Lesson Plan Template:
Confirmatory or Structured Inquiry

Learning Objectives: What will students know and be able to do as a result of this lesson?
 Students will be able to describe and use the segment length relationships between two chords that intersect in the interior of a circle.
 Students will be able to describe and use the segment length relationships between two secants that intersect exterior to a circle.
 Students will be able to describe and use the segment length relationships between a secant and tangent that intersect exterior to a circle.

Prior Knowledge: What prior knowledge should students have for this lesson?
Students should know all the vocabulary associated with circles: Circle Vocabulary and Definitions
 circle
 major arc
 minor arc
 semi circle
 diameter
 radius
 center of a circle
 secant
 chord
 tangent to a circle
 inscribed angle
 central angle
 interior of circle
 exterior of circle
To be certain the students have this knowledge they will participate in a game of "Pictionary" in their heterogeneous groups. The teacher will write the vocabulary terms on index cards, with one term on each card.
 Each group will be given a set of cards with the vocabulary terms on them.
 Students will shuffle the cards and put them face down.
 Taking turns, each student will draw a card and without letting the other students see the word, draw it on their white board while their teammates guess the word.
The teacher will circulate while the teams play and note terms that students have difficulty with.
After students have played the game for 10 minutes or so, the teacher will bring the group together and review the vocabulary terms until the students are proficient in using them.

Guiding Questions: What are the guiding questions for this lesson?
While the students are working, the teacher will ask:
 What would you call those segment (lines)?
 answer: chord, secants, tangents
 What relationships do you see?
 answer: the last two columns are the same
 Does it always work?
 What is the rule that explains that?
 answer: see answer key for handout
For enrichment the teacher might like to make connections between other knowledge and the new knowledge discovered:
 What is the connection between the inscribed angle of a minor arc compared to a major arc?
 How do you think the angles will compare that are formed by the chords (or secant, or tangent)?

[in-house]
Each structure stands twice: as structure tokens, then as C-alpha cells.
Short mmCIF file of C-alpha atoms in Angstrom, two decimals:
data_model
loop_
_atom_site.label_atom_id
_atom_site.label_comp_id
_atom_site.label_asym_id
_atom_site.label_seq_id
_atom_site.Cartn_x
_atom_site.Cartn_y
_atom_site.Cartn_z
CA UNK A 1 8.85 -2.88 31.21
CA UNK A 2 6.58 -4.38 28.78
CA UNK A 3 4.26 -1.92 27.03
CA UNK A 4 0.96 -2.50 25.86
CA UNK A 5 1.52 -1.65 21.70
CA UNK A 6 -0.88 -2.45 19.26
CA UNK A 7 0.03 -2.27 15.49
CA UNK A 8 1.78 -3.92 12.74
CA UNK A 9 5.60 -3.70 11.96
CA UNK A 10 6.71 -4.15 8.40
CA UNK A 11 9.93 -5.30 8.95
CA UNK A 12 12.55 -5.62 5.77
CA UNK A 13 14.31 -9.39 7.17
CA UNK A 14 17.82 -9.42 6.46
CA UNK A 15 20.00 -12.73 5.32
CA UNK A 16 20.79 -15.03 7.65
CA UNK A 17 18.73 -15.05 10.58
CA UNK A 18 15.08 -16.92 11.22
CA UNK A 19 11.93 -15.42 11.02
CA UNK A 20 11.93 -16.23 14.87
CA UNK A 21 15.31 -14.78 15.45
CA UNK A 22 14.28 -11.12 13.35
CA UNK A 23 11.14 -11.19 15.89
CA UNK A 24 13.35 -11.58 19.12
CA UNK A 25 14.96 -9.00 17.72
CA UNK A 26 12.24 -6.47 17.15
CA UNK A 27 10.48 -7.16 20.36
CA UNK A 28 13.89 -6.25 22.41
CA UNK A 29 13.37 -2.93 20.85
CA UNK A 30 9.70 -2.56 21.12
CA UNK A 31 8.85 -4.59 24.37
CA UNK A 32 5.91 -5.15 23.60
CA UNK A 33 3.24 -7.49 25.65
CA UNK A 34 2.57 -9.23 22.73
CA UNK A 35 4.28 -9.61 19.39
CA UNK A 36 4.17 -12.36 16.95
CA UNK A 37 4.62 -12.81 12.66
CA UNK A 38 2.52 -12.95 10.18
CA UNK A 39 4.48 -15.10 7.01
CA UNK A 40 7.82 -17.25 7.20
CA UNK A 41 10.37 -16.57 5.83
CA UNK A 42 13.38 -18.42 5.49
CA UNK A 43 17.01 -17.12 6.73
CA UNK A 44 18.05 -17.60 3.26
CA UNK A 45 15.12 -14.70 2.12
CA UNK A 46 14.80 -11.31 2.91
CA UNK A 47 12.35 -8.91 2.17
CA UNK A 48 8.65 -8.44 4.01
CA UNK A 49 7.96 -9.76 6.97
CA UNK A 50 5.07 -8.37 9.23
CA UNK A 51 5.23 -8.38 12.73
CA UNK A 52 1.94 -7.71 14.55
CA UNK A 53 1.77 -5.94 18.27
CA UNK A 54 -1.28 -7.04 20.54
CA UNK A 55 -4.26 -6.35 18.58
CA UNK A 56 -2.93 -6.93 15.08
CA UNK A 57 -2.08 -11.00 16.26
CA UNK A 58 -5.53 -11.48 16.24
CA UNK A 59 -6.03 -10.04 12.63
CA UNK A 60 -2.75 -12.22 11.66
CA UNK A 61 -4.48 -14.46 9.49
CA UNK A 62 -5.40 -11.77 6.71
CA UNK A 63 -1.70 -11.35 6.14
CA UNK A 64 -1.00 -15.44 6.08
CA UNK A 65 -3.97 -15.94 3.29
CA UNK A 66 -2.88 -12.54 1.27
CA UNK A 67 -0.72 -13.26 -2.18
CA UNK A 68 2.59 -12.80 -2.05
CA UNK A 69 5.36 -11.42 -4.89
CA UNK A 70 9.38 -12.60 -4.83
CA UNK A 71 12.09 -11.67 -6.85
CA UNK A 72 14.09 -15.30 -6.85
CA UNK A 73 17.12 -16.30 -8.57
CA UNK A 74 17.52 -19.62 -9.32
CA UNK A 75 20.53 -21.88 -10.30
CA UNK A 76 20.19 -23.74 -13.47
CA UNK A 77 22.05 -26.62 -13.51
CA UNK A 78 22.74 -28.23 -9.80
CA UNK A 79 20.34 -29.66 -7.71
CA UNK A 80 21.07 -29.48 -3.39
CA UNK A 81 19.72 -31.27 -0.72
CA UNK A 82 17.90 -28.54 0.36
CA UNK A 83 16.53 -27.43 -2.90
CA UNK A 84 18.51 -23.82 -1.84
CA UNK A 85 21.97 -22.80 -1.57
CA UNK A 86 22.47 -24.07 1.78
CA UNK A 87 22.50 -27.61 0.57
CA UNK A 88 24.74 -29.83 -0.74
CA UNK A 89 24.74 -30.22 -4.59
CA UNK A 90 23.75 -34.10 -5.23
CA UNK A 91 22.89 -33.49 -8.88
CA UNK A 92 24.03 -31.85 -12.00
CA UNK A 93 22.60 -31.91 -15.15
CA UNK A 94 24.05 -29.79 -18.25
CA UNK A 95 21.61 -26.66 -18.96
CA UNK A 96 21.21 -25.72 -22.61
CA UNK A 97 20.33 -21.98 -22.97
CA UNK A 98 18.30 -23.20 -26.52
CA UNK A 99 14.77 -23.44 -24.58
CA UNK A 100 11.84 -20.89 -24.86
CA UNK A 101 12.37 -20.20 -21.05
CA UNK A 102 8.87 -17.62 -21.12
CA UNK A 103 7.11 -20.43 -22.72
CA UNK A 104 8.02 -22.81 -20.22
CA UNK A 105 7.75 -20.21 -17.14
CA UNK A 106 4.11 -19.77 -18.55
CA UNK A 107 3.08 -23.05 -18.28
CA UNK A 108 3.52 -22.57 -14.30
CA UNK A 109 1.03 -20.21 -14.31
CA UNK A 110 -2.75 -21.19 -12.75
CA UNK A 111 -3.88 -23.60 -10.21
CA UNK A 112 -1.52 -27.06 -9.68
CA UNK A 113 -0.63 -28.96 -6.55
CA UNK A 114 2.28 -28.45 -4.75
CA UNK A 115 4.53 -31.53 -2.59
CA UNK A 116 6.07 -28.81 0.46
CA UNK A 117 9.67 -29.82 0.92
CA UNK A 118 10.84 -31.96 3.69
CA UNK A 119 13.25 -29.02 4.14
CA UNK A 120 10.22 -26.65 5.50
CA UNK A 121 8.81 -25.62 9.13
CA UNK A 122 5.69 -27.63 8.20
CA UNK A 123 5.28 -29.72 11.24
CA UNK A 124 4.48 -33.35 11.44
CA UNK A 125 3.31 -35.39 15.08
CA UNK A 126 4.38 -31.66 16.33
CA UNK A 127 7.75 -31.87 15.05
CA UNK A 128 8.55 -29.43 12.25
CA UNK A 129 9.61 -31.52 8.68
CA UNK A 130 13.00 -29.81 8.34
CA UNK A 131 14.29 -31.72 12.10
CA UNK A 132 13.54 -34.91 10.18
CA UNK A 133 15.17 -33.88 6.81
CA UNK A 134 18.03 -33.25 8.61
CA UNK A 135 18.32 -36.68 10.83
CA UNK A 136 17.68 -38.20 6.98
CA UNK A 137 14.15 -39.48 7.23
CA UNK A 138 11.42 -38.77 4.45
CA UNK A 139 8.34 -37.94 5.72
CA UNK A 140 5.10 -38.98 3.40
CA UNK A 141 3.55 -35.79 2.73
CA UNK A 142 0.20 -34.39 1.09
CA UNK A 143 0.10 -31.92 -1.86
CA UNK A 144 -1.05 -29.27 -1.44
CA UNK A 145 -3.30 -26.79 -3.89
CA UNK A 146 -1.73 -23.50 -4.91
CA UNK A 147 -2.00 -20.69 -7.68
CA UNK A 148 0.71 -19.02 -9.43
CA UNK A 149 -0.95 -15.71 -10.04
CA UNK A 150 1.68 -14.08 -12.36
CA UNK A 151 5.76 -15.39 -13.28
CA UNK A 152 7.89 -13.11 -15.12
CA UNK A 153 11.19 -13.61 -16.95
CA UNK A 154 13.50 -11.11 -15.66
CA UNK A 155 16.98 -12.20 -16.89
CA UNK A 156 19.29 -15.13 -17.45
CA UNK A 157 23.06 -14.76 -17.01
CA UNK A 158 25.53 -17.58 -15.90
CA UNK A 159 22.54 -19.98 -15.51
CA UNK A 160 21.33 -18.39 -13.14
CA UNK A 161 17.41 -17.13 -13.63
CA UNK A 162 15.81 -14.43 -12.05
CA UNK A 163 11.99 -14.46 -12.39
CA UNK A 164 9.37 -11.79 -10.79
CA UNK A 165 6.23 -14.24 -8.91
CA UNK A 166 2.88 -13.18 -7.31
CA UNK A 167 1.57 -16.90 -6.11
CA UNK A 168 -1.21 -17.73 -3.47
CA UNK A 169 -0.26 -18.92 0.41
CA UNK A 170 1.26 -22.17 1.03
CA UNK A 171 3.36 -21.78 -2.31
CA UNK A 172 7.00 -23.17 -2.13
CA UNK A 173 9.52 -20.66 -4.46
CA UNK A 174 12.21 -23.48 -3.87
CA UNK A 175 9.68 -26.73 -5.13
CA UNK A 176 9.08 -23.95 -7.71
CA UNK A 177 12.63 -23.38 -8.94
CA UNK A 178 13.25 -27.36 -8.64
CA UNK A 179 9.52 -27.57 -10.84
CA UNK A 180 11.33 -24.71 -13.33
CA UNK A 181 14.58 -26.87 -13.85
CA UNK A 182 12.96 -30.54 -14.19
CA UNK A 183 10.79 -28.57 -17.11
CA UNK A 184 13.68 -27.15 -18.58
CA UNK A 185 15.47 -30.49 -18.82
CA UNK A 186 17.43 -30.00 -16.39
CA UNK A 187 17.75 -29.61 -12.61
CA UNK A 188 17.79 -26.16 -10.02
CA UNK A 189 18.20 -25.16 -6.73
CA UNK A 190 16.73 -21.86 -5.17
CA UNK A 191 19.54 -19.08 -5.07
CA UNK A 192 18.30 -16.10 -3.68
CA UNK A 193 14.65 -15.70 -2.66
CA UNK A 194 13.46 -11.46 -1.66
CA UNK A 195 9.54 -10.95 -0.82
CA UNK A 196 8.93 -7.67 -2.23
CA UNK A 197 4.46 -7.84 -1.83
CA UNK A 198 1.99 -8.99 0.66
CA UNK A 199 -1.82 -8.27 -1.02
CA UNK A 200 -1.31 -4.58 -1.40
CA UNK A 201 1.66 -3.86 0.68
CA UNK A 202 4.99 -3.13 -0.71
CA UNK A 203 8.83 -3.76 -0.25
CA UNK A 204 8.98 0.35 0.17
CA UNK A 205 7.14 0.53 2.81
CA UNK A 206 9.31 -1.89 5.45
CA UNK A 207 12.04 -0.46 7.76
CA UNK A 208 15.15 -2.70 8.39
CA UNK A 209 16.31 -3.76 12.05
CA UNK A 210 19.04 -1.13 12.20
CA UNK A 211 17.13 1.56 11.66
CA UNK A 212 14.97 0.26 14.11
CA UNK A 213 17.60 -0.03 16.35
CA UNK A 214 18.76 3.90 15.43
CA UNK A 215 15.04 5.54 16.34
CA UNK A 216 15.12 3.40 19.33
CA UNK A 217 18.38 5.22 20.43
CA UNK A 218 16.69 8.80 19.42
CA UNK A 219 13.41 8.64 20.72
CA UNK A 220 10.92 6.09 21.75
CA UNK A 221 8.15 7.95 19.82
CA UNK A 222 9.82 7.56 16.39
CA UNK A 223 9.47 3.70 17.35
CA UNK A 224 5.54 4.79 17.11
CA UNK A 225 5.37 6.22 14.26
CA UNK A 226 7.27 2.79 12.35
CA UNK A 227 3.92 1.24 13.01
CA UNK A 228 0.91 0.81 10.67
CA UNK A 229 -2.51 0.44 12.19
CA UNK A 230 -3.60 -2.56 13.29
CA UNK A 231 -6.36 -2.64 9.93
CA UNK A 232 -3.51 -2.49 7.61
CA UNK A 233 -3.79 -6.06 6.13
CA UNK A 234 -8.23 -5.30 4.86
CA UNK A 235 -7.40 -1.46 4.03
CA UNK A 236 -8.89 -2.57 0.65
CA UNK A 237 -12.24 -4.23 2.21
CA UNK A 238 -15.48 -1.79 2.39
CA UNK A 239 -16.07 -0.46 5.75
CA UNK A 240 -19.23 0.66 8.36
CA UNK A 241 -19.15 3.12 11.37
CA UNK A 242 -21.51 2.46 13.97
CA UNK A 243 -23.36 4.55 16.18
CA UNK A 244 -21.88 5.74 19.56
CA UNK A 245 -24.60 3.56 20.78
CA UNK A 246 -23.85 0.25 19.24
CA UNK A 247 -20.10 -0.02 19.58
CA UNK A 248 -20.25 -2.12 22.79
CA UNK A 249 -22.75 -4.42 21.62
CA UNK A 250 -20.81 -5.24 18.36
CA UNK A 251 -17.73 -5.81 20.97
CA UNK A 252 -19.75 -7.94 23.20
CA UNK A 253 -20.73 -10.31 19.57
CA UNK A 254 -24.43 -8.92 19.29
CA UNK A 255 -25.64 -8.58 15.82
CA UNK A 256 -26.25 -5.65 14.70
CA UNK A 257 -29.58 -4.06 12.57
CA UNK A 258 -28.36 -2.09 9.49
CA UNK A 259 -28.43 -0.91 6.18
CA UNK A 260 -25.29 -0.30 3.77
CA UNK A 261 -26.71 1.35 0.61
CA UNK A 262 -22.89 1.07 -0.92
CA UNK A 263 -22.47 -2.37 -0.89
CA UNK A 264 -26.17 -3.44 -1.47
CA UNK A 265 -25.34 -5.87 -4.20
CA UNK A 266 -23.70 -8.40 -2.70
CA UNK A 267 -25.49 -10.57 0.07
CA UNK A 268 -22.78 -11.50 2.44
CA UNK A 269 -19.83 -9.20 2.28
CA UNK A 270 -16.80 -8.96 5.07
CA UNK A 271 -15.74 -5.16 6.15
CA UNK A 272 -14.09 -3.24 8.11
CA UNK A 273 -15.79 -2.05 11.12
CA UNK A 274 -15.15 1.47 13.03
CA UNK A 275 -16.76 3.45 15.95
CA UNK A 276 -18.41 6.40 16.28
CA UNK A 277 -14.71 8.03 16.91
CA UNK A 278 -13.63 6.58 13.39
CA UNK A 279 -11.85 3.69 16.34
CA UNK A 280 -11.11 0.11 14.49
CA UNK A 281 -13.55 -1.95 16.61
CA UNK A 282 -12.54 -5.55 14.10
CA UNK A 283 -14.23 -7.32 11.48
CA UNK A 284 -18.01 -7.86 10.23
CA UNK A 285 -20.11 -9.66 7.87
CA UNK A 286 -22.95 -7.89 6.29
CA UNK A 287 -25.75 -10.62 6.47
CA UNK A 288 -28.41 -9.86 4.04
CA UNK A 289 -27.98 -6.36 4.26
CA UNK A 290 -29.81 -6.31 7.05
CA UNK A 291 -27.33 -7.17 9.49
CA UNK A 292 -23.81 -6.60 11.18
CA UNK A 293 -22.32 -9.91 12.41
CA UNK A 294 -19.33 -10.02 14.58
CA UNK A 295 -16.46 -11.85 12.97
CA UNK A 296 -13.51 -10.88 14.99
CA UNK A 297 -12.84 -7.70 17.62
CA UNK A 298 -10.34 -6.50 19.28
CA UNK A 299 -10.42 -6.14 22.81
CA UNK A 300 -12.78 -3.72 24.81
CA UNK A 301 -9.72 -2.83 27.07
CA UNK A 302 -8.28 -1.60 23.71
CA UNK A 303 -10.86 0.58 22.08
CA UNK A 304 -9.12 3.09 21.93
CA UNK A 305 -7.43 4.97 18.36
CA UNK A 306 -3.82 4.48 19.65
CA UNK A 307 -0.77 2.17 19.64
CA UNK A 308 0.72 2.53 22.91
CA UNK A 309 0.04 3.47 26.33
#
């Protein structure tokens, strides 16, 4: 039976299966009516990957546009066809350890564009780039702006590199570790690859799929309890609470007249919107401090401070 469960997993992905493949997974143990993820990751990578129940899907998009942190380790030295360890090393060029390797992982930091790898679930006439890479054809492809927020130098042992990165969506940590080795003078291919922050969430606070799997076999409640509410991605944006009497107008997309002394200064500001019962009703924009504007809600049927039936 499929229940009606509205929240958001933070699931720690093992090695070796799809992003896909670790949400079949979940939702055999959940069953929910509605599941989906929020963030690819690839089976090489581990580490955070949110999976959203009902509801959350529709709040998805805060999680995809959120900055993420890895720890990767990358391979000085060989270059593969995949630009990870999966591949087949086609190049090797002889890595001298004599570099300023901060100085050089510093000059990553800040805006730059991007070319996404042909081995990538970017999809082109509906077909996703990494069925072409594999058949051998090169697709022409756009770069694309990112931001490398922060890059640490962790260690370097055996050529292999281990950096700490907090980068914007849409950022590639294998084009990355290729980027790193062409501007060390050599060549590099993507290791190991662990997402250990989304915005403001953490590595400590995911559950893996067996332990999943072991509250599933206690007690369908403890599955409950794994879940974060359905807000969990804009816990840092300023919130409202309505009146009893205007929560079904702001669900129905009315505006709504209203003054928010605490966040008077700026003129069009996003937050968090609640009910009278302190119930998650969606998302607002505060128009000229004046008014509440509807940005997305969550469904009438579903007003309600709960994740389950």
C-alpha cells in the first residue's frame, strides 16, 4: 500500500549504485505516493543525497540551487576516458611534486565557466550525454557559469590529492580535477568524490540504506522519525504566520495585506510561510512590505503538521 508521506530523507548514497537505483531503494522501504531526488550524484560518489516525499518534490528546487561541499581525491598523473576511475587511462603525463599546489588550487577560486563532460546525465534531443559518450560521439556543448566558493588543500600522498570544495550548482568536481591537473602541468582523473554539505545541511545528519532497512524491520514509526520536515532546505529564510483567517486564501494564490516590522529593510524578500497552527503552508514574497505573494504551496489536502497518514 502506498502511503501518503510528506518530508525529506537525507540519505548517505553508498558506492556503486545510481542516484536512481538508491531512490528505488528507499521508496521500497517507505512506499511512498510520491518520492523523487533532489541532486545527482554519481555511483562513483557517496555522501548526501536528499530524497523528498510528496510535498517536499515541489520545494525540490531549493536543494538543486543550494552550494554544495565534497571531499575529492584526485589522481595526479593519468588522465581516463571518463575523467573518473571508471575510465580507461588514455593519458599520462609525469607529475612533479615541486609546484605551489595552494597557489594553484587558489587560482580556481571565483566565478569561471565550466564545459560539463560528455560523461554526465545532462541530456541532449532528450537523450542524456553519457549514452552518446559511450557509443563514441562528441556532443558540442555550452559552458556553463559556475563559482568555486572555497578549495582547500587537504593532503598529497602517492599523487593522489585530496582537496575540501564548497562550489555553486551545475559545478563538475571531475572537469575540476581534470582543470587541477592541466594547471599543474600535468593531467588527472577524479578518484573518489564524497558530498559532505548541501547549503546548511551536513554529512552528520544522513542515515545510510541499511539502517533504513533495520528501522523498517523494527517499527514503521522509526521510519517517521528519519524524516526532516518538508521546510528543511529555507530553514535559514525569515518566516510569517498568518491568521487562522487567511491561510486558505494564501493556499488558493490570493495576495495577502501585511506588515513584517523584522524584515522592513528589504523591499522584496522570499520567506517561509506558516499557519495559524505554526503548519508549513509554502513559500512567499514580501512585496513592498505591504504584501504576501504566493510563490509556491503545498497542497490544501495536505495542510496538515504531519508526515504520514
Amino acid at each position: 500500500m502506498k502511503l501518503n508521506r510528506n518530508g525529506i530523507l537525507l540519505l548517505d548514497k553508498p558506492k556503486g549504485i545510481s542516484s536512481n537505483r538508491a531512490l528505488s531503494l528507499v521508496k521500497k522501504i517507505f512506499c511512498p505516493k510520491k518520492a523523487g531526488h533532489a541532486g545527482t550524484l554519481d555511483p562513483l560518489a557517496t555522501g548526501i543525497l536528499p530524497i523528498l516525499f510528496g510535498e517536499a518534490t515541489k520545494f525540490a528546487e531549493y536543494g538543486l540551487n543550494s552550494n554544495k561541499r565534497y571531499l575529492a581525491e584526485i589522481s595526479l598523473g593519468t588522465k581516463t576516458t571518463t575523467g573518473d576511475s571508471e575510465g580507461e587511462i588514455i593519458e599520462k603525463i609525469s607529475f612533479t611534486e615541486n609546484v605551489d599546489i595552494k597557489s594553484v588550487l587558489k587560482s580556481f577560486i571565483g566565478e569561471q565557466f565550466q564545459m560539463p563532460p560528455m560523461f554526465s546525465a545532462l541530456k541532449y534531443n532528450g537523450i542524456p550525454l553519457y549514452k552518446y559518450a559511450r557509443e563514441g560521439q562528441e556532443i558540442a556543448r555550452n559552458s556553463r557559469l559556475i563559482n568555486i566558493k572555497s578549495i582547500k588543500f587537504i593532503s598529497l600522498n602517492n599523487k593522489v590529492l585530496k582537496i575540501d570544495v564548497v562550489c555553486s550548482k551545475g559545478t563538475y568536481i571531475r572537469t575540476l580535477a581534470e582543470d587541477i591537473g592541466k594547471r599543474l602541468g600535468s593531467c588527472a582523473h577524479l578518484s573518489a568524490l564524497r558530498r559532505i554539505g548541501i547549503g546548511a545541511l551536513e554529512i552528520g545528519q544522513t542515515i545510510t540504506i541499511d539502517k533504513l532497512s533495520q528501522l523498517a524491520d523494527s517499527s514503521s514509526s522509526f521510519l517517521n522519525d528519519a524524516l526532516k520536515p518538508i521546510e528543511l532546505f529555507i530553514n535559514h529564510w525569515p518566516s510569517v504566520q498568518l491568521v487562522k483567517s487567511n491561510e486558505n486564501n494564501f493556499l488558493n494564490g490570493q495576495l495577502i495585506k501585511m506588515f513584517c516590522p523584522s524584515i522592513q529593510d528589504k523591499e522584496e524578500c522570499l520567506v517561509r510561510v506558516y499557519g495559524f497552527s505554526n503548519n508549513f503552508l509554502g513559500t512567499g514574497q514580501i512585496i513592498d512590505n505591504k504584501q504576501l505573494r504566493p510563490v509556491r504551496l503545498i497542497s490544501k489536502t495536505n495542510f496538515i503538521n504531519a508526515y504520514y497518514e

How might the fact that all circles are similar connect to the relationships we are finding between the segment lengths?

Introduction: How will the teacher introduce the lesson to the students?
The teacher will tell the students, "Now that we have learned about the various lines and segments that are related to circles, we will discover if there are some relationships that can be found." Students will then be given a worksheet to help guide them in this discovery. They will be given three GeoGebra files that will be used to give them data to help determine those relationships. (The teacher will need to check with the IT person at their campus to be sure the free software from GeoGebra.org is installed on all the computers the students will be using. The three files could be added to the class website or Edmodo group for easy access by students. Another way to have the students access these files is to ask the IT person to place on the desktop of each computer.) The teacher will point out to the students that the files are numbered and to access them in order so that the information matches the charts. The teacher will point out to the students that the points they will move are colored blue on the files.

Investigate: What question(s) will students be investigating? What process will students follow to collect information that can be used to answer the question(s)?
The students will be investigating the following questions:
 What is the relationship between the lengths of the two halves of two chords that intersect on the interior of a circle?
 What is the relationship between the segment lengths of portions of two secants that intersect on the exterior of a circle?
 What is the relationship between the segment lengths of portions of a tangent and a secant that intersect on the exterior of a circle?
The students will be provided with a worksheet:
Seeking Segments Discovery Handout